"It's a good opportunity, first of all, to discuss possible trade matches with other clubs, and we're going to be doing a lot of that," Luhnow said. "We've already started some of that. And secondly, a lot of the free agents and their representatives/agents are there at the Winter Meetings, so it's a good opportunity to talk to them firsthand and to get the ball rolling on any discussions."
While some teams may be pressed to leave Nashville having made a splash, Luhnow said he's not going to let the calendar dictate the right time to make a deal.
"It's always hard to predict where something is going to happen before, during or after the Winter Meetings, but our expectation is we're going to get some work done there and it would be nice to come out of there with a signing or two, if possible," he said. "We're not going to let who we sign be driven by the timing. We're going to sign the players that we feel have the best fit, whether it's before, during or after the Winter Meetings."
Luhnow made a flurry of trades last season to slash payroll, sending off veterans like Carlos Lee, Brett Myers, Chris Johnson and Wandy Rodriguez in exchange for prospects. They pretty much left the cupboard bare as far as trading chips go, but there's sure to be interest in shortstop Jed Lowrie and All-Star second baseman Jose Altuve.
The Astros, though, would have to be blown away to disrupt the middle of the infield, which, when healthy was perhaps the biggest bright spot on the club in 2012.
At this point, Houston is more likely to add offense by acquiring a corner infielder or an outfielder -- someone who is capable of handling the designated-hitter role. The Astros are searching first for a full-time DH in advance of the switch to the AL. Luhnow has said the club would also like to add another catcher to back up Jason Castro.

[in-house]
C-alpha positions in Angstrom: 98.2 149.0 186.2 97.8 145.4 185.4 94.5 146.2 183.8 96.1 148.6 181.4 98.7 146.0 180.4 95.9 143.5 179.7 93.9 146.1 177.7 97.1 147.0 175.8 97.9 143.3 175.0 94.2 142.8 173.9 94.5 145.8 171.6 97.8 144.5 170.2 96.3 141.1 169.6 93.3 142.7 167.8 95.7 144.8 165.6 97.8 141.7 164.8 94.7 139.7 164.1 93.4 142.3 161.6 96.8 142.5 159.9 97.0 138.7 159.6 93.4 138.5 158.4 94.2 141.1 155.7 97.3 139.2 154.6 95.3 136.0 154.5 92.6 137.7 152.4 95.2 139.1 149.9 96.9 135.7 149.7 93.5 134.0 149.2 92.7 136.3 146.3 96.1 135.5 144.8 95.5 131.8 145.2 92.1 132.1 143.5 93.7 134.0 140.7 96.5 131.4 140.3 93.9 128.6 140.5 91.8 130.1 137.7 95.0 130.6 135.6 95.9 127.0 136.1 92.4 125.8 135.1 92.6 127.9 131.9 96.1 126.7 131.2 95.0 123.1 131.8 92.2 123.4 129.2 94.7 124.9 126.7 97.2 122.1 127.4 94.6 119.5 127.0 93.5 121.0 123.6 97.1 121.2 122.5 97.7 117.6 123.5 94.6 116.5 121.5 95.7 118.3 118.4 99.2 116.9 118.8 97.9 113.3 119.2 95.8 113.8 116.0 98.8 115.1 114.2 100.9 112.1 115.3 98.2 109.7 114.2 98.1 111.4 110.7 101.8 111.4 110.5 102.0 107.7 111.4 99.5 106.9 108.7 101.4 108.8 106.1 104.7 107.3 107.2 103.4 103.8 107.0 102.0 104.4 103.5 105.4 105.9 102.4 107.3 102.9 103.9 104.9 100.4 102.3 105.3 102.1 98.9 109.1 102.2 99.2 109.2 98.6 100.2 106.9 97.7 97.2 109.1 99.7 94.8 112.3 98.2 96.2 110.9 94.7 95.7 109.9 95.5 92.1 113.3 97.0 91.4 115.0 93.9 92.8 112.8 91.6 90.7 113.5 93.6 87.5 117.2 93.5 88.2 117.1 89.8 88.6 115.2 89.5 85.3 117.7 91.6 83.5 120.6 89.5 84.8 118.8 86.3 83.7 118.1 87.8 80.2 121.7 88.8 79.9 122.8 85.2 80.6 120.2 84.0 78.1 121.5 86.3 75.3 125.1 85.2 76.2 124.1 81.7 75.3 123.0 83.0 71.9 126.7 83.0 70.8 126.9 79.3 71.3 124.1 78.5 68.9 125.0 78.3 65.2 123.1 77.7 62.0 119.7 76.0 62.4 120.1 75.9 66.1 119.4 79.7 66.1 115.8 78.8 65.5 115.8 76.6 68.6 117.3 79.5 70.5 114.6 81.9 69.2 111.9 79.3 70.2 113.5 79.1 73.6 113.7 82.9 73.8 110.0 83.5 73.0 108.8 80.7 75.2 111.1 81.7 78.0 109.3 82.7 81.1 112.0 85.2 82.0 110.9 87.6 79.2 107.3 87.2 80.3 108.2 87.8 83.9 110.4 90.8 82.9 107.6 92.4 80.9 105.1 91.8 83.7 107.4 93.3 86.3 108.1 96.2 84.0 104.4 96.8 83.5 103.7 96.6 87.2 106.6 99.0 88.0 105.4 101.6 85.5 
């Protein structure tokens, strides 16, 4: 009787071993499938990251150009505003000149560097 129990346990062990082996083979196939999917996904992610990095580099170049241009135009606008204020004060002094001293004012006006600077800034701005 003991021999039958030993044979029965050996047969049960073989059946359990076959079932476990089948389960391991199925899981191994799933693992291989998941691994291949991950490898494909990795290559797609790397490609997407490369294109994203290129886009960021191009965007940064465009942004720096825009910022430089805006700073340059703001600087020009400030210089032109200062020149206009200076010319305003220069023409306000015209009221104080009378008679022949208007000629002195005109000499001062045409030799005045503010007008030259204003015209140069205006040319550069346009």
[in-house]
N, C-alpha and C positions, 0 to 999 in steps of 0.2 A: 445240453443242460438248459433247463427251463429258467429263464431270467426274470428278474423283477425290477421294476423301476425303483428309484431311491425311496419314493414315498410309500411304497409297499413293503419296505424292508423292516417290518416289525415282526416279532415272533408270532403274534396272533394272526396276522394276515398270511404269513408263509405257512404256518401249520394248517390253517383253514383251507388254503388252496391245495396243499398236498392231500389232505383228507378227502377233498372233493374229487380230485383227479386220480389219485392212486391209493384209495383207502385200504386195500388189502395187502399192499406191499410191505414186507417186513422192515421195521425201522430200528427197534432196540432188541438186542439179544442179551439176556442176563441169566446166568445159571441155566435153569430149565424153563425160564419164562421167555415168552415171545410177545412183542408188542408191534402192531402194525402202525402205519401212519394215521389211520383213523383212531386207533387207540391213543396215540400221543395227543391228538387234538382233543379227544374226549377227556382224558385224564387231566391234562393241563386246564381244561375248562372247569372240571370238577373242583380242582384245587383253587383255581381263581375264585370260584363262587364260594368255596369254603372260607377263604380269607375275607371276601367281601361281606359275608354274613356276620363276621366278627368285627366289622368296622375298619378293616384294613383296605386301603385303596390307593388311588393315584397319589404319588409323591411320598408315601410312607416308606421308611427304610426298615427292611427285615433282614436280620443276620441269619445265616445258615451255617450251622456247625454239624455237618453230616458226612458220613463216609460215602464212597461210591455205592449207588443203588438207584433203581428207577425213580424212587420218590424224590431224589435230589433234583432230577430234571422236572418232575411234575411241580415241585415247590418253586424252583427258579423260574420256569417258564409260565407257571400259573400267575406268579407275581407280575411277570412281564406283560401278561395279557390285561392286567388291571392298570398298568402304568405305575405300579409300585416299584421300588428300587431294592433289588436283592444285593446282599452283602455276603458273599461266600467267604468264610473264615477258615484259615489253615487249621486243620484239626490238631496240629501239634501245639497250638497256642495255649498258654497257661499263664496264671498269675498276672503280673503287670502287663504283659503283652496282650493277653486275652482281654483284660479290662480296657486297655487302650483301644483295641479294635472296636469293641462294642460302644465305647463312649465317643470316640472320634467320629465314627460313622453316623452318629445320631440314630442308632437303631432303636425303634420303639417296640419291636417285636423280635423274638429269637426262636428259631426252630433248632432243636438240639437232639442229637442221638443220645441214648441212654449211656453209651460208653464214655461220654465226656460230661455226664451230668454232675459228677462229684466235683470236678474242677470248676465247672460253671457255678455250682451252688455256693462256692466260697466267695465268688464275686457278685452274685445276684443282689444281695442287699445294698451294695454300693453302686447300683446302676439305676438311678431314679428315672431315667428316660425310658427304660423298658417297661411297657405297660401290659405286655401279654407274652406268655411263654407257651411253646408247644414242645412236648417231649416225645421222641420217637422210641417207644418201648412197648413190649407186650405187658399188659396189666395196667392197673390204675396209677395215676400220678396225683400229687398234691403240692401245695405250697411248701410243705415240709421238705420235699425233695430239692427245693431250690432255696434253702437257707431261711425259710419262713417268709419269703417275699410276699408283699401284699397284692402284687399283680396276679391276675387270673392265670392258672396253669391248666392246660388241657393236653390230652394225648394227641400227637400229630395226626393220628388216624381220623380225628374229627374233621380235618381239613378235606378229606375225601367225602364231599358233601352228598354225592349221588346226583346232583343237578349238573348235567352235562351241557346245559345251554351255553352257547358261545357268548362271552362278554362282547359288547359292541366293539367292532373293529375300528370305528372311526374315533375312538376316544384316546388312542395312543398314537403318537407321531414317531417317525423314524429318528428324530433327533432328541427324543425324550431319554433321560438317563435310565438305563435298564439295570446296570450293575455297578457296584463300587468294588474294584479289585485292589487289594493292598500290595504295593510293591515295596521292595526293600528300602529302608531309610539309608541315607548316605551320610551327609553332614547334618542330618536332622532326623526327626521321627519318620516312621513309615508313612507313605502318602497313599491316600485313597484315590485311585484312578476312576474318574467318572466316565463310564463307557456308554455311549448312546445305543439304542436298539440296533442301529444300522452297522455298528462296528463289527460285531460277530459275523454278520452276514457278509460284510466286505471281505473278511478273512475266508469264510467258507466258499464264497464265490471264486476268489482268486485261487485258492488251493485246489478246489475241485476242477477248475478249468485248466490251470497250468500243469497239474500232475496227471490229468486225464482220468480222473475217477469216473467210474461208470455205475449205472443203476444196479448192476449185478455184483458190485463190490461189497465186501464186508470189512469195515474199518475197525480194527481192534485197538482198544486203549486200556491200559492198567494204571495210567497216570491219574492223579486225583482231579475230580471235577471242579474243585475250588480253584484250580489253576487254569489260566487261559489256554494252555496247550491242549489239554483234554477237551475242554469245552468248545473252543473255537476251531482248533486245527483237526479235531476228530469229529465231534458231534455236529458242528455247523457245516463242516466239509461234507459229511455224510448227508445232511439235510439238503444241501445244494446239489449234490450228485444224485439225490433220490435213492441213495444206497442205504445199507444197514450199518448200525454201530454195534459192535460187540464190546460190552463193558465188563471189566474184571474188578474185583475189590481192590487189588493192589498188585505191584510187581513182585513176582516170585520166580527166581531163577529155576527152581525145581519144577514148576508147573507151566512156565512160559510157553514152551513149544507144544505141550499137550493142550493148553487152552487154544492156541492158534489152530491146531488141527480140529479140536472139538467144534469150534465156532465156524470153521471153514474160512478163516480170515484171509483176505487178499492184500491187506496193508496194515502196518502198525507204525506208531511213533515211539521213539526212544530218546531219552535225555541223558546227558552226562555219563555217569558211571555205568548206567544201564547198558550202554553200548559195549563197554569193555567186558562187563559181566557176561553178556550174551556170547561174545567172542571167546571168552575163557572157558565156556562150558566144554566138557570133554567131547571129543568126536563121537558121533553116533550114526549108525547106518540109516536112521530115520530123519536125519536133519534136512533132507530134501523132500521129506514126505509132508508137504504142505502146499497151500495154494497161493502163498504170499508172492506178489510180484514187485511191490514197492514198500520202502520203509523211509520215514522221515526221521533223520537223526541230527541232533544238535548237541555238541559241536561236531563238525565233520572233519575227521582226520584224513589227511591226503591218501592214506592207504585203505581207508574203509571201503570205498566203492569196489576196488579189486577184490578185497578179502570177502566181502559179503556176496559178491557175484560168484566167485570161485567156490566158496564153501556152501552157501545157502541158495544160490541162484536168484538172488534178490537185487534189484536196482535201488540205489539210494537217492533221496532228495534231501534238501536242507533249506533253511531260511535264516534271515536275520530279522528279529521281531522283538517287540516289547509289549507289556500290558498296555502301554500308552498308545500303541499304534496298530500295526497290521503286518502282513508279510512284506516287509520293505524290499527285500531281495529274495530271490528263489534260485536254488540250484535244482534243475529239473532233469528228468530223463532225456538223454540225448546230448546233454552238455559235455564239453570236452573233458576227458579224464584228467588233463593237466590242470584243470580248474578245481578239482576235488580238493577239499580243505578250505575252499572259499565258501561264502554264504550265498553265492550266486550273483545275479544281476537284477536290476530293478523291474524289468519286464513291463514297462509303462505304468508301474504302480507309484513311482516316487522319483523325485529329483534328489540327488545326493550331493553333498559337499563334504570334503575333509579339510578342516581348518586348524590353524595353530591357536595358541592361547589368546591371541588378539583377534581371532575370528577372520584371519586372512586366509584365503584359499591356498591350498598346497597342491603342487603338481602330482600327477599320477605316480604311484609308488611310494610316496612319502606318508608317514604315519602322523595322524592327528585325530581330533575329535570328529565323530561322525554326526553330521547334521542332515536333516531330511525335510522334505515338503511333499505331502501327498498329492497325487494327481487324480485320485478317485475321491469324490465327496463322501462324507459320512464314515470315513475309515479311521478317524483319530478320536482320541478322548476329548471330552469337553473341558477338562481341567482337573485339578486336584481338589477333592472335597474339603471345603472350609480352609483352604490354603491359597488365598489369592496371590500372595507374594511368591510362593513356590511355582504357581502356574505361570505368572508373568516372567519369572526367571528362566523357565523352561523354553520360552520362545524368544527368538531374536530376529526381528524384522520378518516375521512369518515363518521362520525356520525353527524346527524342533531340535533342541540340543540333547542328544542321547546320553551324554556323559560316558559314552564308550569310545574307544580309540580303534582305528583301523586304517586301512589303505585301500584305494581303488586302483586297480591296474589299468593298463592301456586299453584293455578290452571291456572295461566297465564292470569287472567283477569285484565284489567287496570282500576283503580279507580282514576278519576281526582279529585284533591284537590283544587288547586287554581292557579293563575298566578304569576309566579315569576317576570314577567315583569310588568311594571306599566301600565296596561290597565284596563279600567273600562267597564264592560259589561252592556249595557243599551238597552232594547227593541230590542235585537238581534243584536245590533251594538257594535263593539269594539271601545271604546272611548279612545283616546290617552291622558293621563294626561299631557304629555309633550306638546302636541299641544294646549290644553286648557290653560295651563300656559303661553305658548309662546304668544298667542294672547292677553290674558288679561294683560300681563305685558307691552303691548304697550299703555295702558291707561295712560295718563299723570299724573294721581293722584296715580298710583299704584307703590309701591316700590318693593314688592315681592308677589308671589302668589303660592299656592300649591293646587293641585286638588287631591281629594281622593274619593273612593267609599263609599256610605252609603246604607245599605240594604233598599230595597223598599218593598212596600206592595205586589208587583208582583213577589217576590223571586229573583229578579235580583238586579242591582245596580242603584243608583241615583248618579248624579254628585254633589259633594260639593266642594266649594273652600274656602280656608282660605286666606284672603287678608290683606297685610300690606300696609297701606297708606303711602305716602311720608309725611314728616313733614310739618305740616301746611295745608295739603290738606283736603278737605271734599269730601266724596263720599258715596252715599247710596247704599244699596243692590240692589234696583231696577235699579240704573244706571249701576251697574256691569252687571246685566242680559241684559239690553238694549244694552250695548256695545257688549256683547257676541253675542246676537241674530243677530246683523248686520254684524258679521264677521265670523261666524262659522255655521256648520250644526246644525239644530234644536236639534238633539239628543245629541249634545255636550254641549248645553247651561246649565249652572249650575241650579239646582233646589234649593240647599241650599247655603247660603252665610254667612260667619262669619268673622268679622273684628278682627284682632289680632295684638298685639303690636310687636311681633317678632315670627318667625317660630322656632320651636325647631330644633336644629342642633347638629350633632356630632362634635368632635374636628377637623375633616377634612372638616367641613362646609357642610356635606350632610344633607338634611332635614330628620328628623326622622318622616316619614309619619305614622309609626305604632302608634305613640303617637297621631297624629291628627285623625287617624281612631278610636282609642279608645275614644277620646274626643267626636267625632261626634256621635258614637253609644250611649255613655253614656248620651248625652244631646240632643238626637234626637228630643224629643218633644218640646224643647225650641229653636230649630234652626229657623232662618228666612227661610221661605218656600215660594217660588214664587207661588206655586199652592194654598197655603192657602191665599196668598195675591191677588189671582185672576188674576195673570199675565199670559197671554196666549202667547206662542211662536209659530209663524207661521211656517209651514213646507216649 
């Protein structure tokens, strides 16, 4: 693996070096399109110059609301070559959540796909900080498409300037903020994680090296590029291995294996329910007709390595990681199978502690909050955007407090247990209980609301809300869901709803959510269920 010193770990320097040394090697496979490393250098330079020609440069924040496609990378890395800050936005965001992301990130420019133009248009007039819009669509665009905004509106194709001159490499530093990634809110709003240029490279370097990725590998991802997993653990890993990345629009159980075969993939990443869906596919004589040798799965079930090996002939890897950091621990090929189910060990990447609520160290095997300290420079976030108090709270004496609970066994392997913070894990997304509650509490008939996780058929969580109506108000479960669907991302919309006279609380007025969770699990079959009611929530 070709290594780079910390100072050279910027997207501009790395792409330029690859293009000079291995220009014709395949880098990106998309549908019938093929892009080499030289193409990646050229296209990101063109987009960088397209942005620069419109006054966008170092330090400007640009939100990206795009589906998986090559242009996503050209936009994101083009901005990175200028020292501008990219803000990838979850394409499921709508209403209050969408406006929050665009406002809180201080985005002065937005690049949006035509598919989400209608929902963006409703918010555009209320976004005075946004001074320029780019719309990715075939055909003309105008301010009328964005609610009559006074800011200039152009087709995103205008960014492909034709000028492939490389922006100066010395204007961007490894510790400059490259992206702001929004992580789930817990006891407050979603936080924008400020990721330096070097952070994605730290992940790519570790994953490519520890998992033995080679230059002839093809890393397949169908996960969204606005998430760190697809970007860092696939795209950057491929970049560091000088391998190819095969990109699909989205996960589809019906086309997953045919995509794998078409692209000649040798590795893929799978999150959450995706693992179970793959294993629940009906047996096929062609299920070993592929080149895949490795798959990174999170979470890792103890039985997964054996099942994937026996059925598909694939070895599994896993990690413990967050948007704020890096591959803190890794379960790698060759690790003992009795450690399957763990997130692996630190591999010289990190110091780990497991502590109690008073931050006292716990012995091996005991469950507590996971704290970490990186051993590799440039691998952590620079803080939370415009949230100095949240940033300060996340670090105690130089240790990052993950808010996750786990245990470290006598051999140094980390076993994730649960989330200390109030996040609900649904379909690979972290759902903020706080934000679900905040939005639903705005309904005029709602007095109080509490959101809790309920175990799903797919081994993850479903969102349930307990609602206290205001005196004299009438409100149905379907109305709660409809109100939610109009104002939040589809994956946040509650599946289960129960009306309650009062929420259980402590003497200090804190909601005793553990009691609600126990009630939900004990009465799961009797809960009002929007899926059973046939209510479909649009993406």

Like most teams, the Astros will be in the market for starting pitching, which is never cheap. Luhnow likes Bud Norris, Lucas Harrell and Jordan Lyles at the top of the rotation, but he wants to bring in someone to compete with Dallas Keuchel, Jarred Cosart and others for the final two spots in the rotation.
The bullpen could be dramatically different next year, and there's a need for a veteran arm to join Wesley Wright and Wilton Lopez.
The Astros aren't going to be dishing out huge contracts or signing anyone to deals beyond two years at this point in their rebuilding stage, but they're prepared to pay for some pitching.
"Early in the offseason, you get a very preliminary read on what the market is going to look like," Luhnow said. "I think it's really not until after the Winter Meetings are over do you have a better feel for the market. Pitching is always going to be expensive in the free-agent market; it doesn't matter what year it is. All the clubs want more pitching, so there's going to be multiple bidders on most pitchers, and that's the reality of the marketplace. I don't think that is different from any other year."
Just how much the Astros are prepared to spend remains to be seen. Luhnow categorized the team's 2013 payroll as a moving target based on projected revenues, including incoming revenue from the team's new regional sports network partnership with the NBA's Houston Rockets, but don't expect to see Houston go too far north of $30 million, if that.
Prior to offseason trade acquisitions, the Astros' biggest payroll commitments will be to Norris and Lowrie, both of whom are eligible for arbitration and could get between $2-3 million each. The team has no other sizable payroll obligations for 2013 at this point.
Luhnow said he expects owner Jim Crane and president and CEO George Postolos to consider any reasonable opportunity to improve the team.
"I just need to present a compelling case, and we're going to spend our dollars wisely and invest in making the team better in the short term, while not compromising the long-term viability," he said. "Given those guidelines, that's the path we're going to go down."